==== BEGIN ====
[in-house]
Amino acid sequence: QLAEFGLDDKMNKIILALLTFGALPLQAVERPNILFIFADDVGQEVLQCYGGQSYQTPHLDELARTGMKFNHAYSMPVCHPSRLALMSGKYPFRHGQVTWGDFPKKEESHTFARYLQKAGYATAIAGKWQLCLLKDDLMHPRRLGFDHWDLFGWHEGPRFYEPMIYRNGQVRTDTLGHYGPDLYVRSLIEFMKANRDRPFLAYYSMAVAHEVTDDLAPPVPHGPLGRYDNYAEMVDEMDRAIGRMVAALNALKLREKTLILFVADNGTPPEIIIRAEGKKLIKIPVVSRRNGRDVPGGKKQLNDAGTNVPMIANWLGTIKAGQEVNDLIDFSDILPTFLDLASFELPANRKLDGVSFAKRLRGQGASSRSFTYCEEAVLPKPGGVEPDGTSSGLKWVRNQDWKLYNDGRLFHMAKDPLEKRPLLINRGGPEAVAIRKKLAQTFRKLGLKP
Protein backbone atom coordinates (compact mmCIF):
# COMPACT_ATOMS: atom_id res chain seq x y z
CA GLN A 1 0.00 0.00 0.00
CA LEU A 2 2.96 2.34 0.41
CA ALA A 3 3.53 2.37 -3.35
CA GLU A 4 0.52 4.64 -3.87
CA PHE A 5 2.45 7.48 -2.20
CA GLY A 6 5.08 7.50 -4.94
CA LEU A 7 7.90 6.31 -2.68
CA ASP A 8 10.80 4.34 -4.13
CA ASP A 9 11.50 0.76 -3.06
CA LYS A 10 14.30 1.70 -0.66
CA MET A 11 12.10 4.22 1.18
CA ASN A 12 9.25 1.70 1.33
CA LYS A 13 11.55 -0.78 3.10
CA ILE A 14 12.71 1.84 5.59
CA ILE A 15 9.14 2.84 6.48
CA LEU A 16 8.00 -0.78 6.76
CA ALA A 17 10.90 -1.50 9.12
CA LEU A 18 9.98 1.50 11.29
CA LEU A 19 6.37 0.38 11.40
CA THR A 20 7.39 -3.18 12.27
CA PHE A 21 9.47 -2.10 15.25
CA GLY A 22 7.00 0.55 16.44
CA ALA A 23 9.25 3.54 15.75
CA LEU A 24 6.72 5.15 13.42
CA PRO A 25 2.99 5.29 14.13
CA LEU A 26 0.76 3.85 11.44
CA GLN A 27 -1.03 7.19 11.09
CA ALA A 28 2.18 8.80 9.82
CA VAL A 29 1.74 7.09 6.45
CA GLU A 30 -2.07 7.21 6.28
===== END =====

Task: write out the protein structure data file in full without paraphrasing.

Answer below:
[in-house]
Amino acid sequence: QLAEFGLDDKMNKIILALLTFGALPLQAVERPNILFIFADDVGQEVLQCYGGQSYQTPHLDELARTGMKFNHAYSMPVCHPSRLALMSGKYPFRHGQVTWGDFPKKEESHTFARYLQKAGYATAIAGKWQLCLLKDDLMHPRRLGFDHWDLFGWHEGPRFYEPMIYRNGQVRTDTLGHYGPDLYVRSLIEFMKANRDRPFLAYYSMAVAHEVTDDLAPPVPHGPLGRYDNYAEMVDEMDRAIGRMVAALNALKLREKTLILFVADNGTPPEIIIRAEGKKLIKIPVVSRRNGRDVPGGKKQLNDAGTNVPMIANWLGTIKAGQEVNDLIDFSDILPTFLDLASFELPANRKLDGVSFAKRLRGQGASSRSFTYCEEAVLPKPGGVEPDGTSSGLKWVRNQDWKLYNDGRLFHMAKDPLEKRPLLINRGGPEAVAIRKKLAQTFRKLGLKP
Protein backbone atom coordinates (compact mmCIF):
# COMPACT_ATOMS: atom_id res chain seq x y z
CA GLN A 1 0.00 0.00 0.00
CA LEU A 2 2.96 2.34 0.41
CA ALA A 3 3.53 2.37 -3.35
CA GLU A 4 0.52 4.64 -3.87
CA PHE A 5 2.45 7.48 -2.20
CA GLY A 6 5.08 7.50 -4.94
CA LEU A 7 7.90 6.31 -2.68
CA ASP A 8 10.80 4.34 -4.13
CA ASP A 9 11.50 0.76 -3.06
CA LYS A 10 14.30 1.70 -0.66
CA MET A 11 12.10 4.22 1.18
CA ASN A 12 9.25 1.70 1.33
CA LYS A 13 11.55 -0.78 3.10
CA ILE A 14 12.71 1.84 5.59
CA ILE A 15 9.14 2.84 6.48
CA LEU A 16 8.00 -0.78 6.76
CA ALA A 17 10.90 -1.50 9.12
CA LEU A 18 9.98 1.50 11.29
CA LEU A 19 6.37 0.38 11.40
CA THR A 20 7.39 -3.18 12.27
CA PHE A 21 9.47 -2.10 15.25
CA GLY A 22 7.00 0.55 16.44
CA ALA A 23 9.25 3.54 15.75
CA LEU A 24 6.72 5.15 13.42
CA PRO A 25 2.99 5.29 14.13
CA LEU A 26 0.76 3.85 11.44
CA GLN A 27 -1.03 7.19 11.09
CA ALA A 28 2.18 8.80 9.82
CA VAL A 29 1.74 7.09 6.45
CA GLU A 30 -2.07 7.21 6.28